In this week's print edition, LA Weekly presents an introduction to singer and guitarist Sunny War, who maybe you've seen busking at Venice Beach or at the Sunday morning Hollywood Farmer's Market. War, who draws on country blues and folk music to create her uniquely American sound, is young, is smart, also plays in a Smell band called the Anus Kings, and just signed both a publishing deal and a sponsorship deal. (Gotta love LA).
Writer Michael Simmons, who profiled her for this week's paper, wrote this of her guitar style in discussing the video below:
She's harnessing her own arrangement of the traditional song "Deep River Blues" in a claw-hammer style: Her right thumb plunks the bass part while her forefinger upstrokes notes and chords, leaving the other three fingers unused. A banjo technique, it's also used by acoustic blues guitarists. Her fingers are long and strong -- Robert Johnson hands -- in jarring contrast to the waif they're attached to. The walking bass line sounds like a hammer striking piano keys in perfect meter, while the fills are dynamic flurries -- like cluster bombs. I haven't heard a young guitarist this dexterous and ass-kicking in eons.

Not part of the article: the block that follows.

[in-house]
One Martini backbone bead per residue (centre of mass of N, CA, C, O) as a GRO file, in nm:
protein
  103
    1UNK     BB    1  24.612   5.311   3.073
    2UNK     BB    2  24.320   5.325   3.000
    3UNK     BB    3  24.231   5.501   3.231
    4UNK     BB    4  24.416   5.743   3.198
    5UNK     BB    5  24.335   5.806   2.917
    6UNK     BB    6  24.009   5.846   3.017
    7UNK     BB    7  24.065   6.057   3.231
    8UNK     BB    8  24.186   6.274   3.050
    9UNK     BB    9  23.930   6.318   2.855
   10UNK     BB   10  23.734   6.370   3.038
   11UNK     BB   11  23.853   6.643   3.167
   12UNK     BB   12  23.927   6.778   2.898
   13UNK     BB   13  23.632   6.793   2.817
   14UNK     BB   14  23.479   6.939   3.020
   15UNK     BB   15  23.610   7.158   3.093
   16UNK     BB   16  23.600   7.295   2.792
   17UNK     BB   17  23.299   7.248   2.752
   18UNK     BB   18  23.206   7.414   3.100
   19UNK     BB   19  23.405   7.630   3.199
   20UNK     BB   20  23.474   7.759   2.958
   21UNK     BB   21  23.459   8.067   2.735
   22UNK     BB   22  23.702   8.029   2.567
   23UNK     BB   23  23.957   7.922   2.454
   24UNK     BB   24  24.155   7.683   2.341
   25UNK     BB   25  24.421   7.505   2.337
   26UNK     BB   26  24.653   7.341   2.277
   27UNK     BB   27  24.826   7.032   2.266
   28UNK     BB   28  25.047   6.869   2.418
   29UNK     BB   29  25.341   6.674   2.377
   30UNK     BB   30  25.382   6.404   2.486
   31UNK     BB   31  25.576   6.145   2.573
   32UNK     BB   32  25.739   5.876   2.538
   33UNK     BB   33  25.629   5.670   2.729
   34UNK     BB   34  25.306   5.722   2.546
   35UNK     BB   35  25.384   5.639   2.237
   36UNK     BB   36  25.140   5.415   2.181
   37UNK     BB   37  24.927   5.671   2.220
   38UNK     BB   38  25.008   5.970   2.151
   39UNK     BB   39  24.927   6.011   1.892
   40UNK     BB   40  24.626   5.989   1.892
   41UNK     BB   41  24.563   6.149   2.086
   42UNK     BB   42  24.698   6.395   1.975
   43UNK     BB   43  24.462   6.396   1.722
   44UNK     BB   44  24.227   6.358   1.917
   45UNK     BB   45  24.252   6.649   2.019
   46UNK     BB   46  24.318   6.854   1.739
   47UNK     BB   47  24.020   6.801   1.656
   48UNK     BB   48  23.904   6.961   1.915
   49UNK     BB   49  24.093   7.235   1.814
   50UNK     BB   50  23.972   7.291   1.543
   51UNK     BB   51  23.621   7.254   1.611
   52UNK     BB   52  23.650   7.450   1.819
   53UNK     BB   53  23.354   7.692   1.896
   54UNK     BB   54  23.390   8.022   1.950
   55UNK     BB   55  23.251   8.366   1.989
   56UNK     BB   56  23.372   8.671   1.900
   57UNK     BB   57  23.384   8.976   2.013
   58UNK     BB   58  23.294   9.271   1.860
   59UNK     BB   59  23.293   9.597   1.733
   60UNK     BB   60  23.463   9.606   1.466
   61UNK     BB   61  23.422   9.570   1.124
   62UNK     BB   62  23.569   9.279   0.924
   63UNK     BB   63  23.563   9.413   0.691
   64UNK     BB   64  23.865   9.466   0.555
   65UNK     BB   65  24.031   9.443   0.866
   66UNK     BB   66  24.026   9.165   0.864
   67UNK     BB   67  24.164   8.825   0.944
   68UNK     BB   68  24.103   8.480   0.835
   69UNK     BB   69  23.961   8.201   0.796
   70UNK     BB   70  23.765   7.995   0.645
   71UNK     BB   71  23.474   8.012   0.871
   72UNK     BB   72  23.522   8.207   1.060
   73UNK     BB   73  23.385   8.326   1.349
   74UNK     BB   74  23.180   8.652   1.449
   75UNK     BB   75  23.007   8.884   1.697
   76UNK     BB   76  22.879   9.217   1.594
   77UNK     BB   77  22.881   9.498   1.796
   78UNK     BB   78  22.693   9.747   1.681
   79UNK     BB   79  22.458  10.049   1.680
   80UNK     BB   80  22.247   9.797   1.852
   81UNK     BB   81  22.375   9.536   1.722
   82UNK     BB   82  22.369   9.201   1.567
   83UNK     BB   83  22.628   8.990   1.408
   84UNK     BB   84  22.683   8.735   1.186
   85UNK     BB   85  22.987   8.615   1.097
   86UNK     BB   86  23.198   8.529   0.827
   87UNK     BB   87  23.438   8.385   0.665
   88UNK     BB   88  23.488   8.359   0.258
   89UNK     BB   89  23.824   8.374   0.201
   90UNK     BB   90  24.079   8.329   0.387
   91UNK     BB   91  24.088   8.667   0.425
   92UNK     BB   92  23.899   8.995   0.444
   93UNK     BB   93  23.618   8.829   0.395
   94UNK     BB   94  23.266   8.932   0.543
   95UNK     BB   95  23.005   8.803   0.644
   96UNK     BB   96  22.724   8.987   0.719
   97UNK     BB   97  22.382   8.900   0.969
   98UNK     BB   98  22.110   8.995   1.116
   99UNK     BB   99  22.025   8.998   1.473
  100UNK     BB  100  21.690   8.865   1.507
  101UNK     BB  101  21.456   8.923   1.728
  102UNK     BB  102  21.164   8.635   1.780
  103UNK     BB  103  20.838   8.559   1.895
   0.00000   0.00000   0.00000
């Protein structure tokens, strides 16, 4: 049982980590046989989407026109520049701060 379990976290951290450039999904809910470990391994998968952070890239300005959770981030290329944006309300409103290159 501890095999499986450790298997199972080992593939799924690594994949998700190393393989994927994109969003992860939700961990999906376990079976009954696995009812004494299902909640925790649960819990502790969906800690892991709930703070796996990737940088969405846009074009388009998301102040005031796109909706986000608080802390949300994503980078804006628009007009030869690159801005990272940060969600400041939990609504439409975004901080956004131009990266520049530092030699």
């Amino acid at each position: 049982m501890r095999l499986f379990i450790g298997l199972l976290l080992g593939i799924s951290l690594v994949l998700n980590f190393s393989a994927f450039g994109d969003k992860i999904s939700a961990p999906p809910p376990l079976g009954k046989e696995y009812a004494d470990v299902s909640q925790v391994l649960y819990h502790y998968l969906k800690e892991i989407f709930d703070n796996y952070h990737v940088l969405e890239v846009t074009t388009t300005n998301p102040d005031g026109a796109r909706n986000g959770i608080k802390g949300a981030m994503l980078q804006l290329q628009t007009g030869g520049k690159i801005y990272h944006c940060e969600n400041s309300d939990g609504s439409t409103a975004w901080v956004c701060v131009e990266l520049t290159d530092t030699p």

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War says this of the magnetic draw of country blues: "It has soul. Everything from the past is better than it is now. Our way of life was more honest. We were more connected to God, to the Earth and to each other. People use to actually play instruments; now it's all computer stuff. I like the idea of not having a TV, cooking, drinking and playing guitar with your friends. Old music sounds like utopia to me."